10-year-old rape survivor's pregnancy: Abortion cannot hinge on archaic law that is incapable of dealing with issue
It's not just a question of following legal procedure about pregnancy and abortion. In this case, the petitioner is a child herself, and with every procedural stage, continues to endure grave mental and physical torture
Contemporary Indian jurispudence has often witnessed questions over rights of the unborn foetus versus rights of the pregnant woman. Time and again, concerns regarding the Medical Termination of Pregnancy Act (MTPA), 1971, have been brought to the fore — the fact that an archaic law that strikes at the roots of the sexual and reproductive rights of women. The law came into effect after recommendations from the Shantilal Shah Committee Report in 1966, which said that reproductive rights, especially the right and procedure to abortion, should be regulated by law.
The law went through amendments in 2002, which decentralised it by allowing penal sanctions for unapproved and illegal forms of abortion. Medical termination of pregnancy rules were formulated in 2003.
Under the MTPA, 1971, the permissible and legal limit for terminating a pregnancy is 20 weeks. In exceptional cases, where it can be proved that the life of the mother or child is in grave danger, the limit can be extended to 24 weeks, but after the consideration and report from a specialised medical board. The legally-mandated exception to the permissible limit is contained in Section 5 of the MTPA, wherein medical termination of pregnancy is allowed when it is "immediately necessary to save the life of the pregnant woman". A number of recent judgments have discussed how there is a need to review present circumstances and amend the law in a way that an unambiguous rights-based approach is adopted.
This controversial legislation was in the news again when a lower court denied permission to a 10-year-old rape survivor to medically terminate her 26-week foetus. The Supreme Court stepped in and ordered a full examination of the girl by the Post-Graduate Institute of Medical Education and Research (PGIMER) in Chandigarh to comprehend the implications of carrying the pregnancy to term on the girl's and the unborn child's health. The report of the medical board would then be submitted to a special bench of the Supreme Court on 28 July, after which it would decide whether or not the law can mandate an exception in this case. The fact that a 10-year-old girl has to wait for the apex court to debate on questions of law and legal procedure, at a point when she is carrying an unwanted foetus — the product of heinous sexual abuse — seems like a travesty of justice.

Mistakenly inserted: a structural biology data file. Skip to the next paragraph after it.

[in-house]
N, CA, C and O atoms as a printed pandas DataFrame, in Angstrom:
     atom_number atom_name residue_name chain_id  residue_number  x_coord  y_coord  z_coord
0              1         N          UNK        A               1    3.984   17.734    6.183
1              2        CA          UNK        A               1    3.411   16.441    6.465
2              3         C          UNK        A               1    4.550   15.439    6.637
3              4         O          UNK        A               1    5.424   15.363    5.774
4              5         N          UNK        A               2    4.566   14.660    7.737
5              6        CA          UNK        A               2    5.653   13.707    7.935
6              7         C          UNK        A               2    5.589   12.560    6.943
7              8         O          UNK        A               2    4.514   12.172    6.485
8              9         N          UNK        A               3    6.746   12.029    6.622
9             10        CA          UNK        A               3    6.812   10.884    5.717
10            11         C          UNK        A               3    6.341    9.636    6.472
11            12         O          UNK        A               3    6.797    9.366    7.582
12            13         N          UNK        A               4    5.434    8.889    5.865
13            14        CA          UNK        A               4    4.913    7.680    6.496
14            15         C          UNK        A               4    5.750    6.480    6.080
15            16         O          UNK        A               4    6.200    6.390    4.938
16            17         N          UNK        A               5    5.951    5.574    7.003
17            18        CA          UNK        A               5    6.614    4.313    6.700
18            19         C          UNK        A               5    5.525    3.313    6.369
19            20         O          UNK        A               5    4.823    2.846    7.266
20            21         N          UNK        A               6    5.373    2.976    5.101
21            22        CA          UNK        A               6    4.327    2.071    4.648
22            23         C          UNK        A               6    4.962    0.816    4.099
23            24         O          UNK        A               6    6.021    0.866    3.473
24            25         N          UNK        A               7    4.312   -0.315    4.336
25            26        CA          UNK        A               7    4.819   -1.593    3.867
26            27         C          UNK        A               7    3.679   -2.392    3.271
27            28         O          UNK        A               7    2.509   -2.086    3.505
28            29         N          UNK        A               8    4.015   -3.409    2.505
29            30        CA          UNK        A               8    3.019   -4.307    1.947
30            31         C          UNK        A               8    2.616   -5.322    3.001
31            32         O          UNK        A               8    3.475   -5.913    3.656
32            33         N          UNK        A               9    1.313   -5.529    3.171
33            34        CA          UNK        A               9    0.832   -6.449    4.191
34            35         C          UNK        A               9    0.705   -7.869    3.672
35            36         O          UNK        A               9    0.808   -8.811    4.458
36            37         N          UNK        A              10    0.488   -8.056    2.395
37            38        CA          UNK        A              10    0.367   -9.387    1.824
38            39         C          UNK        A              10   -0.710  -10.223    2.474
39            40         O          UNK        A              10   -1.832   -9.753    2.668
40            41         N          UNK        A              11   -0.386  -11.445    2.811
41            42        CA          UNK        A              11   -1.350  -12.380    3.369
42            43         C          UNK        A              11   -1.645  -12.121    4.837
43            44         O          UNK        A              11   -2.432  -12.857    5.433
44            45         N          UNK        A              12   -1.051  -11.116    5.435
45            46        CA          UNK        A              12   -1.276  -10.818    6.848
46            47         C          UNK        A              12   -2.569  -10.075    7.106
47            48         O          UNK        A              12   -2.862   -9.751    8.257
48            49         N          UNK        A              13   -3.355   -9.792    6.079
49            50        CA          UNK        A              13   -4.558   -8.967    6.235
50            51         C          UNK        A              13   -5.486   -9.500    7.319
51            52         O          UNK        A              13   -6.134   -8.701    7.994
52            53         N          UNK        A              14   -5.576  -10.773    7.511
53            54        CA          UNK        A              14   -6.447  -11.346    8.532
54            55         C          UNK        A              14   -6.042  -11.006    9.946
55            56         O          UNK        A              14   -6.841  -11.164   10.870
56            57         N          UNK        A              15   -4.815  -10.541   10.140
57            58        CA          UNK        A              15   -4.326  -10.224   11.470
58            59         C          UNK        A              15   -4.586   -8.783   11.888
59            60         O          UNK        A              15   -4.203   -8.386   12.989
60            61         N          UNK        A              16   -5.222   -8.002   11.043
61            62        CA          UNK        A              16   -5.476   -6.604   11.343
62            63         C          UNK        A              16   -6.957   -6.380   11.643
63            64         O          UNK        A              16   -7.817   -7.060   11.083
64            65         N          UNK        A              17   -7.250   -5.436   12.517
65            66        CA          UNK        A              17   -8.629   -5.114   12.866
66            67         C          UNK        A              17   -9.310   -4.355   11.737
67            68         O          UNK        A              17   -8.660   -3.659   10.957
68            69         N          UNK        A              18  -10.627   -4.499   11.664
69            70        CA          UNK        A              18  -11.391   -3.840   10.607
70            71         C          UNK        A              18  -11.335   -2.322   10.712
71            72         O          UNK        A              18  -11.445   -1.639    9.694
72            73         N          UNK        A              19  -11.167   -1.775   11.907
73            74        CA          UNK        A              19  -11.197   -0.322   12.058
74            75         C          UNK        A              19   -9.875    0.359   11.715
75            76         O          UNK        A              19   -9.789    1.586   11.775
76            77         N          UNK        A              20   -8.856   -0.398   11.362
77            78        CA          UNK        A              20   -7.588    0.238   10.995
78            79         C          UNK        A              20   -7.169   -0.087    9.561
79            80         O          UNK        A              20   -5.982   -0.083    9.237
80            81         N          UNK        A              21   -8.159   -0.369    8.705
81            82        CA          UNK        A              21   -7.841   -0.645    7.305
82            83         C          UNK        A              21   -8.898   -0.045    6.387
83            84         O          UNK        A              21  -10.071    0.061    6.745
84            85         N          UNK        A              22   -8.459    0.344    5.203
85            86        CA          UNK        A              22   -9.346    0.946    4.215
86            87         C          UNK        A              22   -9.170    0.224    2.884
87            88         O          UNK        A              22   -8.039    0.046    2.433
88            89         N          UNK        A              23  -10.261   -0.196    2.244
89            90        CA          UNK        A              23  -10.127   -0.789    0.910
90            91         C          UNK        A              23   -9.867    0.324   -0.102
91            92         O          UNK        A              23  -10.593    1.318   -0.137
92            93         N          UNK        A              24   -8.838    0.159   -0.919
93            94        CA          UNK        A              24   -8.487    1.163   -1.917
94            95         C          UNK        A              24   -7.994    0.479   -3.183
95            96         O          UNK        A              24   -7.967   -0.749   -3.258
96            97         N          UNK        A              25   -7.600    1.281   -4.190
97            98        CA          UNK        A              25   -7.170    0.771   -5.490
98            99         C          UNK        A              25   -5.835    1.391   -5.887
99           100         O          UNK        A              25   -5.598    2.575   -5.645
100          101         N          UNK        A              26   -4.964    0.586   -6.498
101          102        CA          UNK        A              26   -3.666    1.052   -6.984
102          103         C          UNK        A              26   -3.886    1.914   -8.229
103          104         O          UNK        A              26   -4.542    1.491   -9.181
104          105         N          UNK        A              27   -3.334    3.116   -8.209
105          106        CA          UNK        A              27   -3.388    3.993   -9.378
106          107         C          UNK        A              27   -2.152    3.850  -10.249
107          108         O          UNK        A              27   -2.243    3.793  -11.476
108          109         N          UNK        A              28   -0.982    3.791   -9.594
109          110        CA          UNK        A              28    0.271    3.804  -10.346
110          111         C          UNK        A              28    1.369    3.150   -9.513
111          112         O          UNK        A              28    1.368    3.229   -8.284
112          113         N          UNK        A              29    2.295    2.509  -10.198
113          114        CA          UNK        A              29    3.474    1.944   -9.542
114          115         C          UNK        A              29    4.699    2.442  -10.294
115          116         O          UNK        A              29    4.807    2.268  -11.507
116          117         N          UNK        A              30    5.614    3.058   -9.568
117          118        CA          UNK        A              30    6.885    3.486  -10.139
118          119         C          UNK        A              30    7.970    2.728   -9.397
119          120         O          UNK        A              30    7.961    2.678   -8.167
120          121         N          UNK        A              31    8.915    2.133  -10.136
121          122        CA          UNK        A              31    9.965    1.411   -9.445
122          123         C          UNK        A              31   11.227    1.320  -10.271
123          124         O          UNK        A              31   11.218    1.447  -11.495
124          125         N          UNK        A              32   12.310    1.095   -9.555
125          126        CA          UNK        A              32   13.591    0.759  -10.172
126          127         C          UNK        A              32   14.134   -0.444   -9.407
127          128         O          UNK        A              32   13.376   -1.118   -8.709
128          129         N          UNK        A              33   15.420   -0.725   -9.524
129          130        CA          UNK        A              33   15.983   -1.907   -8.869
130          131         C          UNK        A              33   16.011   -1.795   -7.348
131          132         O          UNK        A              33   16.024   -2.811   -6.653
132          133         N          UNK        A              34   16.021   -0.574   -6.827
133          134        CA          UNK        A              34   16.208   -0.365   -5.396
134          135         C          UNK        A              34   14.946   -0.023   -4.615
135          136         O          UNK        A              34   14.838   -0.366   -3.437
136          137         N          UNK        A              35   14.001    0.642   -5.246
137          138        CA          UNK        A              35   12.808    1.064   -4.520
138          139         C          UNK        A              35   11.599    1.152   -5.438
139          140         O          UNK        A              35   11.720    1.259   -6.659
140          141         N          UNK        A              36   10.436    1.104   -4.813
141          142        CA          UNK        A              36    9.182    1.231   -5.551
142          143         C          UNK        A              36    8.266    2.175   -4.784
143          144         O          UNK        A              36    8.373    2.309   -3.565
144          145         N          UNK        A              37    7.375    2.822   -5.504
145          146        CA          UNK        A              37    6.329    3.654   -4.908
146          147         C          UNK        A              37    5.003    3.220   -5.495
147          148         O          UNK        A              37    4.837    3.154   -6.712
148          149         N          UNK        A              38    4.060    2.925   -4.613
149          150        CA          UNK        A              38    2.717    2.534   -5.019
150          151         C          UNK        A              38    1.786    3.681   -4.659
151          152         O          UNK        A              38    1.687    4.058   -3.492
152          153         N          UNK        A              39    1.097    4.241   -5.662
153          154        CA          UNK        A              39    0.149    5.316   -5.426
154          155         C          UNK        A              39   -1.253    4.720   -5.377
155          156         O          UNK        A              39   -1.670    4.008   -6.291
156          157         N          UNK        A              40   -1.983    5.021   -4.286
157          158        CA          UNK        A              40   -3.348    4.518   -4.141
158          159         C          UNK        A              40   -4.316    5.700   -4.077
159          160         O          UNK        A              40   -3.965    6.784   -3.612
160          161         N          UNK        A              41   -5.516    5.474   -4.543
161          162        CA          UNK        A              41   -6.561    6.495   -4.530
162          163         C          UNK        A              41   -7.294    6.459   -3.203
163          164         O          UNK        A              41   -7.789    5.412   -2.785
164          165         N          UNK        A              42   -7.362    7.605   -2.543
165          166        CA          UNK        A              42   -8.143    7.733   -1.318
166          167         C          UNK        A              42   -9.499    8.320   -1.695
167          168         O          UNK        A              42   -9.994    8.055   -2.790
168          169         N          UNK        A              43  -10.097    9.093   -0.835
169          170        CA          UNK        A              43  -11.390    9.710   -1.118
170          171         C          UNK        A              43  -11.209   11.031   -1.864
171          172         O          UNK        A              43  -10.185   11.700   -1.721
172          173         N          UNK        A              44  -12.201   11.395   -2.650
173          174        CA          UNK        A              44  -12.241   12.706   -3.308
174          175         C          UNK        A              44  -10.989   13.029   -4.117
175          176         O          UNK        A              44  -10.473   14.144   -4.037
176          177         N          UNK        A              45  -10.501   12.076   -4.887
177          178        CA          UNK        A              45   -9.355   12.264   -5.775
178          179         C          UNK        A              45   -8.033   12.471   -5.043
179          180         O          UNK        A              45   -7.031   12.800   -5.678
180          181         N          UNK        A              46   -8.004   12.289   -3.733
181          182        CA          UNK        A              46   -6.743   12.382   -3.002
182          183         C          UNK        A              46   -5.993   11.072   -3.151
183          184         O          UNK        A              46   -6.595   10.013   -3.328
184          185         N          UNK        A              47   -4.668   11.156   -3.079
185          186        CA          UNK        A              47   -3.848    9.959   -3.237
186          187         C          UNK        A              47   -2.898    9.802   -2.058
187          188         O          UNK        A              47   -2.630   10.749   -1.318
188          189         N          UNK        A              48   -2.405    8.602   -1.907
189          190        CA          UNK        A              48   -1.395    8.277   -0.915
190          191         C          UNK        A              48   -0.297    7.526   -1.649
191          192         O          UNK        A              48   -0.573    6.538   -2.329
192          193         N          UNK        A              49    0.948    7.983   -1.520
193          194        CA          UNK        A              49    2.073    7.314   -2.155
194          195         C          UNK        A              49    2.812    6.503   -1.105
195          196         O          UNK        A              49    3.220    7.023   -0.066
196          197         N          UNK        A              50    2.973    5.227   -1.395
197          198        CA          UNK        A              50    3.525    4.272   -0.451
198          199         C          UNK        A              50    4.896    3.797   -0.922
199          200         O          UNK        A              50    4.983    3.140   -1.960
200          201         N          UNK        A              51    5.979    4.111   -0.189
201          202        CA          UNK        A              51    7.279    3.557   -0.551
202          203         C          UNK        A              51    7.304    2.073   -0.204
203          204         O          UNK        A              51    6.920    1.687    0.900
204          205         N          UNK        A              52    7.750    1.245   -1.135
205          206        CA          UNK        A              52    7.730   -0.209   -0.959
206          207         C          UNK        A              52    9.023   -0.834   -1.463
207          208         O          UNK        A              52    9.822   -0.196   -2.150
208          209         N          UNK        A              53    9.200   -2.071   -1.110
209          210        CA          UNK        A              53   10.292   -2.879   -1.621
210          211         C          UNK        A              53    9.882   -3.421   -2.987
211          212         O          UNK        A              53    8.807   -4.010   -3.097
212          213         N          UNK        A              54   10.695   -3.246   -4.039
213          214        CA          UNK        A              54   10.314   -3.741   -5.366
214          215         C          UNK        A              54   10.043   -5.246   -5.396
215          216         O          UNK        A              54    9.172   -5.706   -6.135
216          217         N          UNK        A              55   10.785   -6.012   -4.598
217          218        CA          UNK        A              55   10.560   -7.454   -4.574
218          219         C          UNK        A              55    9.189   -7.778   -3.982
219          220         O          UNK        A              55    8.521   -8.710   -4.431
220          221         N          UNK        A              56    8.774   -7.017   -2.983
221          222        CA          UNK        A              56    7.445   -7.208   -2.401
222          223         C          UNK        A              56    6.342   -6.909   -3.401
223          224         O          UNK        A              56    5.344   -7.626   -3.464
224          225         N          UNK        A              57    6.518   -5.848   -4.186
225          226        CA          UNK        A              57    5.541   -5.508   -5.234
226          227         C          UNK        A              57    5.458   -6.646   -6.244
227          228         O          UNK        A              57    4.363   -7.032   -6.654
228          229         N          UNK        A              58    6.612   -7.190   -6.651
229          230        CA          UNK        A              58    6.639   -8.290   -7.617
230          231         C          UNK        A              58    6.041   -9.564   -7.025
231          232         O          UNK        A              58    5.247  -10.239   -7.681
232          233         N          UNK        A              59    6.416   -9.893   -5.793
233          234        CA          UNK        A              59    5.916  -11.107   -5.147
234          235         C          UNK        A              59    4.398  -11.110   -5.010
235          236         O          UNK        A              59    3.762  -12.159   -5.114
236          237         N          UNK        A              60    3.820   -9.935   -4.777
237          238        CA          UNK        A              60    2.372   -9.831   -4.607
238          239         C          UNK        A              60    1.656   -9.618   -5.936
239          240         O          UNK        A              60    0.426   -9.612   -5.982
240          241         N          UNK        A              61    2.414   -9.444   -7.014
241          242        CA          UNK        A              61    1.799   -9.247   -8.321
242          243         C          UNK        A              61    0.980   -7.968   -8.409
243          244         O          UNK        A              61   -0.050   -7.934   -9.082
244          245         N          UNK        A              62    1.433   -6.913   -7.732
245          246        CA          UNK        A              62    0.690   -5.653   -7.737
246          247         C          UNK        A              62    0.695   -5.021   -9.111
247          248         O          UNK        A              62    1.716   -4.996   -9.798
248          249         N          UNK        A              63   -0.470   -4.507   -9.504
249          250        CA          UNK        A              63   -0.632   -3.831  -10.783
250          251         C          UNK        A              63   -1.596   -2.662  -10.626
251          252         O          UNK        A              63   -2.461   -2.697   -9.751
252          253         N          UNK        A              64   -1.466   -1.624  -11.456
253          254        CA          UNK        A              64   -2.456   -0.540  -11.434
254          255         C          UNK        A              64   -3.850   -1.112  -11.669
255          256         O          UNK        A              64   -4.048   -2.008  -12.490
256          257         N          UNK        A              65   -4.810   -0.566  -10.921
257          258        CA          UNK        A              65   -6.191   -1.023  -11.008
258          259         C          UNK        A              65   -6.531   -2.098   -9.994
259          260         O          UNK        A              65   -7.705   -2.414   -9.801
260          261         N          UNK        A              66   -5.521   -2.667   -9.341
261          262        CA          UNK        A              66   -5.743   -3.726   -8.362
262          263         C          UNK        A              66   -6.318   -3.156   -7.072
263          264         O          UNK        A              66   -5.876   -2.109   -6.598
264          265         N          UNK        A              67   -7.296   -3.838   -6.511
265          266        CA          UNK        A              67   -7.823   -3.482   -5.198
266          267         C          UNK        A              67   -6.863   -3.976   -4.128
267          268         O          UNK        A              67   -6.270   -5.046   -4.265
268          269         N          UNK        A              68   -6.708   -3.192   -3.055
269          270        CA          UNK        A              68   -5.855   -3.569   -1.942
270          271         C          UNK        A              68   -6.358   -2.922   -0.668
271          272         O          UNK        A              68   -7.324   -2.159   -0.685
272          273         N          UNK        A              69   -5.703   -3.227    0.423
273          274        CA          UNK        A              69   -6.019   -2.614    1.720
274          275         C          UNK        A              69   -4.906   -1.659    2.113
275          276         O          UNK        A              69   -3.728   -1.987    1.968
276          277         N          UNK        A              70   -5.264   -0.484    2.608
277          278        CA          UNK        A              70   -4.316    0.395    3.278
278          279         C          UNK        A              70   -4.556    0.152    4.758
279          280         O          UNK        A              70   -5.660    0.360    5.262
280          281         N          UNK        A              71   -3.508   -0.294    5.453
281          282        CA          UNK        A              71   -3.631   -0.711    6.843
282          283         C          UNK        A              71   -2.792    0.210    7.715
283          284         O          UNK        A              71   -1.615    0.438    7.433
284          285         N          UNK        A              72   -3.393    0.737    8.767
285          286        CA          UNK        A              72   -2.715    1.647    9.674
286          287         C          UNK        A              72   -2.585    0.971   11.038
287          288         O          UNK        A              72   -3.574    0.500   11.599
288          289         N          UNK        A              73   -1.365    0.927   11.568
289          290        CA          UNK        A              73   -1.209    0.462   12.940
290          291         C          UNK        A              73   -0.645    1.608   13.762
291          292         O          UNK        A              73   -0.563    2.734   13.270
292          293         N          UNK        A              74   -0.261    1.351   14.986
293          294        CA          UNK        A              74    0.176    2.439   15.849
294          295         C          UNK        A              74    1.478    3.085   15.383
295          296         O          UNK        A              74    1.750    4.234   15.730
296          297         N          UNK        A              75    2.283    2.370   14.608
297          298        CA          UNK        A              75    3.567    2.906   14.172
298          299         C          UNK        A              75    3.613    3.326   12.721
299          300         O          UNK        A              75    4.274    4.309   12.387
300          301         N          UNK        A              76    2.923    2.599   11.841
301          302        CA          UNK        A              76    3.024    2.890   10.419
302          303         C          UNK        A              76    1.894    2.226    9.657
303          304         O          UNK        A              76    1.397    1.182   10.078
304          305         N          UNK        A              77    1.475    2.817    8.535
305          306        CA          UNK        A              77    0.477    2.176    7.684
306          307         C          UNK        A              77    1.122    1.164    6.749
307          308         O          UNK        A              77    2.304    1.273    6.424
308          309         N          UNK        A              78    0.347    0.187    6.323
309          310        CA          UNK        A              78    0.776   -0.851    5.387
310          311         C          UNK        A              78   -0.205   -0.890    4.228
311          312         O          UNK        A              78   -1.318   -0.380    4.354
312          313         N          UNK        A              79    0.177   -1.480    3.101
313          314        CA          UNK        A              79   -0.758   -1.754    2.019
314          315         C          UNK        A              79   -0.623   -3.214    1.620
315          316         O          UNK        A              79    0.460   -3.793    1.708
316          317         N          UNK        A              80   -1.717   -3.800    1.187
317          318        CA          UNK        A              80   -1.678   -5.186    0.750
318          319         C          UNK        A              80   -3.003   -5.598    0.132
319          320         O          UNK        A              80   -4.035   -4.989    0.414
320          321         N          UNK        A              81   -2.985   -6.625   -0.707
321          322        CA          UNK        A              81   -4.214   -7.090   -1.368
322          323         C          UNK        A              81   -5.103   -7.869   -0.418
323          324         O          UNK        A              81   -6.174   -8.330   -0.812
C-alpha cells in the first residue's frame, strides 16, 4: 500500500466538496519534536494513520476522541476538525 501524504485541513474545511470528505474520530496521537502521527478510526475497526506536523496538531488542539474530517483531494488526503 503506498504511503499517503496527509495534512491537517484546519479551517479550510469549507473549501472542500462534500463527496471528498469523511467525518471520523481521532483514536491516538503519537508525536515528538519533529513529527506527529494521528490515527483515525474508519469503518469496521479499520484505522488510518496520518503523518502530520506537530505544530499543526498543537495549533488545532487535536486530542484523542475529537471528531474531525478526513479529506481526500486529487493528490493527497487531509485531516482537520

And this is not the first time the courts are discussing the issue of a rape survivor with regard to the MTPA. In R versus Haryana, the Punjab and Haryana High Court denied permission to the petitioner, a rape survivor, to terminate her pregnancy because the medical board's recommendations did not give a go-ahead to the abortion. The court asked doctors from AIIMS to reassess the possibility of medical termination, but the petitioner gave birth to the baby while proceedings were still on.
In a landmark judgment in July 2016, the Supreme Court, while deciding a case where a rape survivor wanted to legally terminate her pregnancy beyond 20 weeks, stated that it was a question of "life versus life".
But in the present case, it is more than a just a question of following legal procedure and treading on questions of life of the unborn child versus life of the pregnant mother. In this case, the petitioner is a child herself, and with every procedural stage, continues to endure grave mental and physical torture.
Moreover, it has been noted by the lower courts that a medical termination beyond the legally-mandated limit can be dangerous for the 10-year-old, but the burden of giving birth to a baby spawned by rape and sexual abuse is also a disturbing fact. The fact that the girl was raped by her uncle makes it even more unacceptable for us, the audience, to sit back while the judiciary debates procedure and morality.
What is needed at this stage is an urgent hearing of the case, instead of this procedural back and forth. The court's arbitrariness and strict, pedantic reading of a 45-year-old legislation seems to be normalising child sexual abuse, and the violation of the right to life under Article 21 of the Constitution. The present case is not only about the medical termination of pregnancy and legally mandated limits on abortion, but about how the health of a young girl has been jeopardised by sexual abuse.
Moreover, the court's refusal to delve on questions of child sexual abuse is a dangerous precedent, and in the absence of a yardstick provided by the MTPA on pregnancy in cases of children, disabled, or mentally-challenged, where concepts of free will and consent are debatable, the fact that the legislation is problematic has only been reinforced.
The legislation and procedure under the legislation is moot at this juncture. A special hearing by the Supreme Court bench is necessary, where it assumes parens patriae jurisdiction, and any judgment must keep the health of the child at the centre of it.
Debate between law and morality, rights of unborn child versus rights of the pregnant mother are unnecessary. It would be a travesty of justice if this child is forced to go through this pregnancy and carry the foetus to its full term. In addition to the protecting the health of the child, the Supreme Court should consider that the child sexual abuse and rape of children is not covered under MTPA regulations and guidelines around these issues would save the lives of many.
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